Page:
ORF.at: Has this area been forgotten in recent years? You said yourself that investments have increased.

Gattringer: That’s right. We are concerned with the long-term nature of the financing. A budgetary zigzag course is counterproductive.

Faßmann: An example perhaps: If you want to be at the top in the field of quantum physics, you have to align your professional life accordingly. Doing research for a while and then not doing it again is not possible.

ORF.at: So don’t think and act in a sustainable enough way?

Faßmann: It’s no secret that politics is also day-to-day business and has to react to developments. But politicians also know that long-term planning is necessary. The budget framework, for example, is something that sets framework conditions for the future. In the Research Financing Act, the legislator deliberately spoke of long-term, growth-oriented financing.

Heinz Fassman

ORF.at/Lukas Krummholz

As a member of the government, Faßmann played a key role in today’s Research Funding Act

ORF.at: Before and after the Research Funding Act was passed two years ago, critics complained that it was not specific enough. A statutory budget increase would therefore have been better.

Faßmann: The clear majority in Parliament spoke out in favor of long-term, growth-oriented planning and financing security. We want to remind you that this declaration of intent is not forgotten.

ORF.at: Mr. Gattringer, are basic research projects secure in the long term given the high energy costs?

Gattringer: Of course there are laboratories that have a very high energy requirement and are directly affected by the energy crisis. But I think what’s hitting the sector even more is the inflation that comes with higher energy prices. We are also following the salary negotiations with interest because we have to raise salaries accordingly.

ORF.at: Does the FWF have to save in the coming year, when the RTI Pact from 2021 to 2023, i.e. the old budget, will still apply?

Gattringer: Rising wages will weigh on our budget by eight to nine percent more next year. This money is then missing in other places, for example in subsidies. And so the answer to your question is clearly yes.

FTI pact

The RTI Pact regulates the financing of non-university research in Austria. The pact is decided on for three years. The current agreement runs from 2021 to 2023, the next from 2024 to 2026. The budget is put together by the ministries of science, technology and economy.

ORF.at: Basic research projects that the FWF has already funded would then come to a standstill?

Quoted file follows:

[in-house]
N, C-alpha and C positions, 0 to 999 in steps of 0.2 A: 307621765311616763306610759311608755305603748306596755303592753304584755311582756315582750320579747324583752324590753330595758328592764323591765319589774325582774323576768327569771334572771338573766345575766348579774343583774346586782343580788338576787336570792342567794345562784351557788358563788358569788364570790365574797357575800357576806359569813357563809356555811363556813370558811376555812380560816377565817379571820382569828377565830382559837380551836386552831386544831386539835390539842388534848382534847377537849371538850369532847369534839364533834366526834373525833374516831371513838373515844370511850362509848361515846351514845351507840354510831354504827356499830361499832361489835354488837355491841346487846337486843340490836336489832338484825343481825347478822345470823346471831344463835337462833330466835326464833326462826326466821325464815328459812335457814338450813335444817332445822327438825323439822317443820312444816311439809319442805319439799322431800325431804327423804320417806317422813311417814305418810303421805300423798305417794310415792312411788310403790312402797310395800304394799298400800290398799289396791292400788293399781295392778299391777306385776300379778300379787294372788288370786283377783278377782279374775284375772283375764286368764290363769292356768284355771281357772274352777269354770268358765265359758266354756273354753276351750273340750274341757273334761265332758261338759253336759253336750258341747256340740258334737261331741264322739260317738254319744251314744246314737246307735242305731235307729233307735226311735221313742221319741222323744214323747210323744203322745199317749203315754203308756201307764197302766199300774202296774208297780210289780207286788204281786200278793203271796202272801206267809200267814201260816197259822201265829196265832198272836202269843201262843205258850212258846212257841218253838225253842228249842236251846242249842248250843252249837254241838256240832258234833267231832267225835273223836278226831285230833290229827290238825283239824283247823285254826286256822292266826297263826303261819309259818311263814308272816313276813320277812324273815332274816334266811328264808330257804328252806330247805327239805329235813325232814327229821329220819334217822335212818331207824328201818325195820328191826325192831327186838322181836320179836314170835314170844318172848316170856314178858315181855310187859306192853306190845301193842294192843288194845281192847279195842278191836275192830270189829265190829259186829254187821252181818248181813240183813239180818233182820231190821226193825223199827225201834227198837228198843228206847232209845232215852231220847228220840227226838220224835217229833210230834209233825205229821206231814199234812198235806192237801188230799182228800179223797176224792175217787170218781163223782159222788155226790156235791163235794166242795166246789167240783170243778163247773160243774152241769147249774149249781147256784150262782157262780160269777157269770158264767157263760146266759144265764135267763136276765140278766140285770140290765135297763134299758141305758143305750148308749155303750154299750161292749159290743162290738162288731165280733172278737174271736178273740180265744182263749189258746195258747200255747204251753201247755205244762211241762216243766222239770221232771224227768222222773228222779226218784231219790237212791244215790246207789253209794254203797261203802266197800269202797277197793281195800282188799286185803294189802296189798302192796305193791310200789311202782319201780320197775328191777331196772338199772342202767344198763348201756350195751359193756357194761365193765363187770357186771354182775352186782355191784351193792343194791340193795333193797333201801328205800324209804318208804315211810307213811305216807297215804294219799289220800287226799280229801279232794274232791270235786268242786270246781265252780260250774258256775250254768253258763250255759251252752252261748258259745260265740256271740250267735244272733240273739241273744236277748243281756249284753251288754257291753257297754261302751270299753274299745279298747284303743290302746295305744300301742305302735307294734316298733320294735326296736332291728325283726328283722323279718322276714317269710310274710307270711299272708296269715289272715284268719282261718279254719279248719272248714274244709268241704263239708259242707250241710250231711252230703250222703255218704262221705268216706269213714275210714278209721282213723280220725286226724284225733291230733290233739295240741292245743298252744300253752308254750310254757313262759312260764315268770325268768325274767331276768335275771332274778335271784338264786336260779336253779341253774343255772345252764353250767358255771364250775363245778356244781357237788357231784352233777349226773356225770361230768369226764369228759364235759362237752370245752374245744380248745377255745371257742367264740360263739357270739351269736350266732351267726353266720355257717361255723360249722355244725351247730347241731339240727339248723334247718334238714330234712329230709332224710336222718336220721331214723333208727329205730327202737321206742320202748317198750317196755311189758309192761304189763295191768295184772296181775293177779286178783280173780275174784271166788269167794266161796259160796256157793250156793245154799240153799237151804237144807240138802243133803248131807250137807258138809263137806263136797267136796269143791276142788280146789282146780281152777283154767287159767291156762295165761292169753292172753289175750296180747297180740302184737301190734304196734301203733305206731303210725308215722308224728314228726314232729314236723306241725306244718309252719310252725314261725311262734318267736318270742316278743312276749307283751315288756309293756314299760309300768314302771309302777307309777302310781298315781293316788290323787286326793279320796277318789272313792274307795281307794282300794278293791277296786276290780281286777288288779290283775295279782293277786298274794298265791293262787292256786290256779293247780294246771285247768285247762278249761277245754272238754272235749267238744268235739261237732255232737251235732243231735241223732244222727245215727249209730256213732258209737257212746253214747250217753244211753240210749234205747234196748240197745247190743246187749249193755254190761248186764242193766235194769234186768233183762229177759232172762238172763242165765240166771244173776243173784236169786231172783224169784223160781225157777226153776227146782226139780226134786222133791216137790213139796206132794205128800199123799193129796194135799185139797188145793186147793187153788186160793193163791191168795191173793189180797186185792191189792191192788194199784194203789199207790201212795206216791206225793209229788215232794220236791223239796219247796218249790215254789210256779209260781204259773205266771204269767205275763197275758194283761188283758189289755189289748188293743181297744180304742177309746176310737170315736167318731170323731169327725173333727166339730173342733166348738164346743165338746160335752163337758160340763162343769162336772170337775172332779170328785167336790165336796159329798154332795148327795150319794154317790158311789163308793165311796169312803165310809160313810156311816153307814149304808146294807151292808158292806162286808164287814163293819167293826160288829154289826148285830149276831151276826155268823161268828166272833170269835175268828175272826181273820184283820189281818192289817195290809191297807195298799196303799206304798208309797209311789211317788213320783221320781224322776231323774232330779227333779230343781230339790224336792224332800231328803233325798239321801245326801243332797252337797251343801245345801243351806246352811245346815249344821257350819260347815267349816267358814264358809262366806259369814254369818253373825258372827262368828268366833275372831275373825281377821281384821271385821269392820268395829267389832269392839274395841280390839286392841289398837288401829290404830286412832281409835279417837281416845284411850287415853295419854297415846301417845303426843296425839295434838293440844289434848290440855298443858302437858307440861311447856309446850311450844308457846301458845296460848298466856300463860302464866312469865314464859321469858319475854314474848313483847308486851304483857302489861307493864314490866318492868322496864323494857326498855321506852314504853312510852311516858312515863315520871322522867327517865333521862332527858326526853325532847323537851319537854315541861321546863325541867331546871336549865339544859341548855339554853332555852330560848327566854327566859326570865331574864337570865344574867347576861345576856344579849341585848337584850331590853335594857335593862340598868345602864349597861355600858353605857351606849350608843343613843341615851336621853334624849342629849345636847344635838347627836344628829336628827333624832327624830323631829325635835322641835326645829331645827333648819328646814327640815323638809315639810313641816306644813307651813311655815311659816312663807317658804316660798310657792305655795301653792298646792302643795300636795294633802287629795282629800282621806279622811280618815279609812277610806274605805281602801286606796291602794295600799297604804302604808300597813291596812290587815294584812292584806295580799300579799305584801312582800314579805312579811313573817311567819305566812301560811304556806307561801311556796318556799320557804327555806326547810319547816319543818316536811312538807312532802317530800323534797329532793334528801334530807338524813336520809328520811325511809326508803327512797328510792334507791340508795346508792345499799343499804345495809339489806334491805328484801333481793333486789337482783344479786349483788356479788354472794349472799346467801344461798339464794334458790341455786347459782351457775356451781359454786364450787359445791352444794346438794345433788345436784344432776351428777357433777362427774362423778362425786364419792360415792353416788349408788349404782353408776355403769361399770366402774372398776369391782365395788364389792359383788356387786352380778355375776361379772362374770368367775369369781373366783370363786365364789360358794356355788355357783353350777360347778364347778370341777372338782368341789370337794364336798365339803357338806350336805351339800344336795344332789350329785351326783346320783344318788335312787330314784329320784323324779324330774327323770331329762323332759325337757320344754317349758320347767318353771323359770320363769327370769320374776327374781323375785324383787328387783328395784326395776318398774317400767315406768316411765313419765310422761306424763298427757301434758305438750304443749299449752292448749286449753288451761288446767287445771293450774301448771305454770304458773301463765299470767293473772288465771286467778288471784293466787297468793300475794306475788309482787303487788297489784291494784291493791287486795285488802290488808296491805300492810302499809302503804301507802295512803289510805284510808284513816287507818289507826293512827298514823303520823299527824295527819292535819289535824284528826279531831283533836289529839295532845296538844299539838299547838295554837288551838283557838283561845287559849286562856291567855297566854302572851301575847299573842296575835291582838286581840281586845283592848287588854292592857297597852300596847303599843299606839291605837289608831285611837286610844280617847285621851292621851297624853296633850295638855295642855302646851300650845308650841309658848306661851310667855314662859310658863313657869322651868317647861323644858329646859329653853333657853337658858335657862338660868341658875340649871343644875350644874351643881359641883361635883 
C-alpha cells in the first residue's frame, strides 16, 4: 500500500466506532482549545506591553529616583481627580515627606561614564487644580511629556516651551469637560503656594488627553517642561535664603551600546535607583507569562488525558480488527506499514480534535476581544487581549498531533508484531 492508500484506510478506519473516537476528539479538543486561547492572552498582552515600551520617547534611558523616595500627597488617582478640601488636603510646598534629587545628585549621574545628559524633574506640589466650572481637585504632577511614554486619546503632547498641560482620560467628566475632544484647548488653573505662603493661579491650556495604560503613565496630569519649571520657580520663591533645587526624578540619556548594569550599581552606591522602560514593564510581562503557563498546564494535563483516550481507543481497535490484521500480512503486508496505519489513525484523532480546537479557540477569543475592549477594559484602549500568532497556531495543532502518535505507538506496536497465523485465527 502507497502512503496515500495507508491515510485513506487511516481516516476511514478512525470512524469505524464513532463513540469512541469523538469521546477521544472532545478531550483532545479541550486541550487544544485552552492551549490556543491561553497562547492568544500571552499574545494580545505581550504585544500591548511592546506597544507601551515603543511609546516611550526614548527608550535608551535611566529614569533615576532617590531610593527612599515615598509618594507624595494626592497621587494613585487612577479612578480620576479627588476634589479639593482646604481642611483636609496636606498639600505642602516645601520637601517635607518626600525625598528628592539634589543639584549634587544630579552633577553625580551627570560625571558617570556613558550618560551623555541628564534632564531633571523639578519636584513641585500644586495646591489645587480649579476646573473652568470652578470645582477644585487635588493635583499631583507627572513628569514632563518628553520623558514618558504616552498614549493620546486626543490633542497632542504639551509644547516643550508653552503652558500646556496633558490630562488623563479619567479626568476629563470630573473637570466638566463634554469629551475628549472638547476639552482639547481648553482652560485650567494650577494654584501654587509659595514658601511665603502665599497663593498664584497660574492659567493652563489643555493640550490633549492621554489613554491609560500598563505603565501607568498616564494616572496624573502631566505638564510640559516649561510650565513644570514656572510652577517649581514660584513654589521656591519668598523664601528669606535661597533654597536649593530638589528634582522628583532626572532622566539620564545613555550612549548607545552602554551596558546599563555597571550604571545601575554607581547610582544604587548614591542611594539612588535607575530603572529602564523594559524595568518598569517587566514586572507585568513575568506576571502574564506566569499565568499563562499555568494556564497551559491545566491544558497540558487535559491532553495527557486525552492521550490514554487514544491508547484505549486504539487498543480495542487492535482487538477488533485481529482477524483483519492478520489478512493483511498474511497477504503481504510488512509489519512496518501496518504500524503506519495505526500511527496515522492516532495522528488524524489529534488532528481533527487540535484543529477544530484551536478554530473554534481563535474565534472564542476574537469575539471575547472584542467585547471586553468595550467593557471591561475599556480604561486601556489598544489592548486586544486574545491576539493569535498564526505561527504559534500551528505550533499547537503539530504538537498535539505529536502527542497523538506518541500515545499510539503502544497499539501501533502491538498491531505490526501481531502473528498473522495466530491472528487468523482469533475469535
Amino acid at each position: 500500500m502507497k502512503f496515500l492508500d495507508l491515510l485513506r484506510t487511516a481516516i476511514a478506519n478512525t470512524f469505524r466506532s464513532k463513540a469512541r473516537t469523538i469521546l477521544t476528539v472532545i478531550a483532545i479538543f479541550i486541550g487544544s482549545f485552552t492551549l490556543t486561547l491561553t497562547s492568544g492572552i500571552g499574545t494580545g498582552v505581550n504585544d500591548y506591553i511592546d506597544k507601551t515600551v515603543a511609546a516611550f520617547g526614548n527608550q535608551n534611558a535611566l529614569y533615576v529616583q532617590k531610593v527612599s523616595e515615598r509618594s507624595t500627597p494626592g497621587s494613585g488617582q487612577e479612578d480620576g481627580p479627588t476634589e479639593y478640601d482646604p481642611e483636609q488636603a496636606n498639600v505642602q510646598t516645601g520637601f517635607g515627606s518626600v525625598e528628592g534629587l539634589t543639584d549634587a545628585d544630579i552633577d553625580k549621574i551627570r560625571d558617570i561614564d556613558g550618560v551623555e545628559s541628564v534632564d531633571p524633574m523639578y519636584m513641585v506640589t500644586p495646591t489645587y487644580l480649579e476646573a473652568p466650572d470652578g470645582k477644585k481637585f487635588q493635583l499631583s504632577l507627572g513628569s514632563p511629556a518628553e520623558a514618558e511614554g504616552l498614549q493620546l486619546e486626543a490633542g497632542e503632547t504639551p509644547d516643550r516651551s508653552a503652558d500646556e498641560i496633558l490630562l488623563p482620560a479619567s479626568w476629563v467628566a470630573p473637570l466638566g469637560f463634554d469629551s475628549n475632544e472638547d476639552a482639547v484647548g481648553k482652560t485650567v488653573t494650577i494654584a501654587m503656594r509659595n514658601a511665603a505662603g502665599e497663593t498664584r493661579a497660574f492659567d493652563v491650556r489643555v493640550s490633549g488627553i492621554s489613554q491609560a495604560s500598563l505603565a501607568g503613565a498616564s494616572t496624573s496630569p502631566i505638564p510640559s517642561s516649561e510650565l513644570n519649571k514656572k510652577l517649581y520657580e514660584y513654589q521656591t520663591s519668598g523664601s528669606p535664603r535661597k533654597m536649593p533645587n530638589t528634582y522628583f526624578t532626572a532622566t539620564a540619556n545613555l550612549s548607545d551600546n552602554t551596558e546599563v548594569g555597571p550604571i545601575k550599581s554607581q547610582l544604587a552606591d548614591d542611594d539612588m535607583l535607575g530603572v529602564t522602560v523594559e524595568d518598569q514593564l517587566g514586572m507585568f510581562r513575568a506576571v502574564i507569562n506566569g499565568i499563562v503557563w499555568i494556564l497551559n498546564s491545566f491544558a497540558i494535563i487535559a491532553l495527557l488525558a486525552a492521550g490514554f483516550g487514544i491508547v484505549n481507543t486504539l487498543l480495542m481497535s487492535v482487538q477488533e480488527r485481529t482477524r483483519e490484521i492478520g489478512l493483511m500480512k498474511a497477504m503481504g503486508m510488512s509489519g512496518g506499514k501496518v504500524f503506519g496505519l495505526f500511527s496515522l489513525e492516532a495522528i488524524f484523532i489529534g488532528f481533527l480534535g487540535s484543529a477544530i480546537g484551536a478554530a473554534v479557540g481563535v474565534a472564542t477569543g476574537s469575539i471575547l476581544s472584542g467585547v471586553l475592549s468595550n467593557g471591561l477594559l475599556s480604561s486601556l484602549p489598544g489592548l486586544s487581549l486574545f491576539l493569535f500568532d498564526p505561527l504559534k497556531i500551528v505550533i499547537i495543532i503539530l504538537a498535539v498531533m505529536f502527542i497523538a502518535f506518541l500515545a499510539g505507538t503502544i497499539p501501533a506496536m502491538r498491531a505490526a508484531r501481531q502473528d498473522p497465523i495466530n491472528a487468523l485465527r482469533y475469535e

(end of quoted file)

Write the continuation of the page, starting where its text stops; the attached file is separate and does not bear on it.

Gattringer: Current projects are subject to a legally valid contract. I don’t see it as endangered. But we will be able to approve fewer applications in the coming year. As a rule, this means fewer research funds for the younger group of researchers.

ORF.at: We talked about budgetary approval from politicians. How important is social acceptance to you?

Faßmann: You’re addressing scientific skepticism. We are all doing a lot at the moment to gain even more understanding for our research in the future. The support of the population is important to us, it is also necessary. But I believe, despite some skeptics, that science also has this backing.

Gattringer: Science is always a process of organized criticism. Science is not final. We learn from results every day. We probably have to communicate this more strongly in order to reduce the skepticism.

ORF.at: Isn’t it a problem that research and science are often said to live in an ivory tower?

Faßmann: Every researcher is interested in their own research. You shouldn’t blame the people who work in the system for that either. You want to do research. But of course the institution must ensure that the research results are disseminated. We can certainly do more there, no question about it.

Gattringer: We have doubled the budget for science communication. But there is always room for improvement.

Heinz Fassmann and Christof Gattringer

ORF.at/Lukas Krummholz

Faßmann and Gattringer agree that there is room for improvement when it comes to external communication

Faßmann: There is always room for improvement, but we are already doing a lot. We are involved in the children’s university. The academy goes into the classroom with researchers. This goes down very well with the children. We also have to go there in order to reduce the sometimes existing scientific skepticism.

ORF.at: I’ll come back briefly to the budget situation. Mr. Gattringer, is it an advantage if you can fall back on a former government politician as a contact person who has experienced the mechanisms of politics?

Gattringer: It probably doesn’t hurt. What is more important, however, is that my colleague Faßmann and I share a common approach: we are talking about a system in which all players have to work well together. This common understanding helps us to set up the research area well.

ORF.at: Mr. Faßmann, you are now back in research or science. Do you long to get back into politics?

Faßmann: I liked being in politics, and now I like being President of the Academy. As a politician, you have to hope that key nodes in the system, such as the FWF, implement things the way you envisioned them. Now I’m a hub myself and can implement things in a way that suits the system.